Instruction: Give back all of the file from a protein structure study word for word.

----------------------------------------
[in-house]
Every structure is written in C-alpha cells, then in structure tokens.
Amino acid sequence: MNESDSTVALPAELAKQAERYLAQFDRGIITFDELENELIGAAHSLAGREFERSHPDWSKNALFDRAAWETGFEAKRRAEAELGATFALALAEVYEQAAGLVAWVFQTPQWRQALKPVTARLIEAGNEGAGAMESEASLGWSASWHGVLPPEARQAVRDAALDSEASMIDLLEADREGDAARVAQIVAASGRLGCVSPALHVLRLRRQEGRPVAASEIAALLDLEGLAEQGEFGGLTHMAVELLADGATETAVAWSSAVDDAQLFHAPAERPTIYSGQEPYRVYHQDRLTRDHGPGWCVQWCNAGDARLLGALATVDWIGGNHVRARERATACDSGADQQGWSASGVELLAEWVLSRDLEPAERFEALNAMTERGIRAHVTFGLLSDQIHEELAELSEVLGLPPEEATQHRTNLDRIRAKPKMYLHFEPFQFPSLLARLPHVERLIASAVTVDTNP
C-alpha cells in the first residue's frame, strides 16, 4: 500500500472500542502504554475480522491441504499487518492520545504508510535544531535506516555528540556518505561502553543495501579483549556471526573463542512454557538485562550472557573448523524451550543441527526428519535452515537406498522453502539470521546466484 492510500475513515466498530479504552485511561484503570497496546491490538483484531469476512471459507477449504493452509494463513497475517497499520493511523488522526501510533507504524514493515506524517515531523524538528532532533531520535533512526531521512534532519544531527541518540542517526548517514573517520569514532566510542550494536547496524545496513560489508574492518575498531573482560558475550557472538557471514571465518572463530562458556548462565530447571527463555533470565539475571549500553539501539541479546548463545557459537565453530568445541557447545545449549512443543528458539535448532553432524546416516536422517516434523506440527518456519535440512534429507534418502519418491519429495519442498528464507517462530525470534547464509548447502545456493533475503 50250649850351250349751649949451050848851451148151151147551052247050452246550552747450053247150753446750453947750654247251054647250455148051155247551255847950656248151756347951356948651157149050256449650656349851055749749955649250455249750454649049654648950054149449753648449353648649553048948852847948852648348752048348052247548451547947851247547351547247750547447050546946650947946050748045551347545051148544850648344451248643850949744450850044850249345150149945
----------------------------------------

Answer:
[in-house]
Every structure is written in C-alpha cells, then in structure tokens.
Amino acid sequence: MNESDSTVALPAELAKQAERYLAQFDRGIITFDELENELIGAAHSLAGREFERSHPDWSKNALFDRAAWETGFEAKRRAEAELGATFALALAEVYEQAAGLVAWVFQTPQWRQALKPVTARLIEAGNEGAGAMESEASLGWSASWHGVLPPEARQAVRDAALDSEASMIDLLEADREGDAARVAQIVAASGRLGCVSPALHVLRLRRQEGRPVAASEIAALLDLEGLAEQGEFGGLTHMAVELLADGATETAVAWSSAVDDAQLFHAPAERPTIYSGQEPYRVYHQDRLTRDHGPGWCVQWCNAGDARLLGALATVDWIGGNHVRARERATACDSGADQQGWSASGVELLAEWVLSRDLEPAERFEALNAMTERGIRAHVTFGLLSDQIHEELAELSEVLGLPPEEATQHRTNLDRIRAKPKMYLHFEPFQFPSLLARLPHVERLIASAVTVDTNP
C-alpha cells in the first residue's frame, strides 16, 4: 500500500472500542502504554475480522491441504499487518492520545504508510535544531535506516555528540556518505561502553543495501579483549556471526573463542512454557538485562550472557573448523524451550543441527526428519535452515537406498522453502539470521546466484 492510500475513515466498530479504552485511561484503570497496546491490538483484531469476512471459507477449504493452509494463513497475517497499520493511523488522526501510533507504524514493515506524517515531523524538528532532533531520535533512526531521512534532519544531527541518540542517526548517514573517520569514532566510542550494536547496524545496513560489508574492518575498531573482560558475550557472538557471514571465518572463530562458556548462565530447571527463555533470565539475571549500553539501539541479546548463545557459537565453530568445541557447545545449549512443543528458539535448532553432524546416516536422517516434523506440527518456519535440512534429507534418502519418491519429495519442498528464507517462530525470534547464509548447502545456493533475503 50250649850351250349751649949451050848851451148151151147551052247050452246550552747450053247150753446750453947750654247251054647250455148051155247551255847950656248151756347951356948651157149050256449650656349851055749749955649250455249750454649049654648950054149449753648449353648649553048948852847948852648348752048348052247548451547947851247547351547247750547447050546946650947946050748045551347545051148544850648344451248643850949744450850044850249345150149945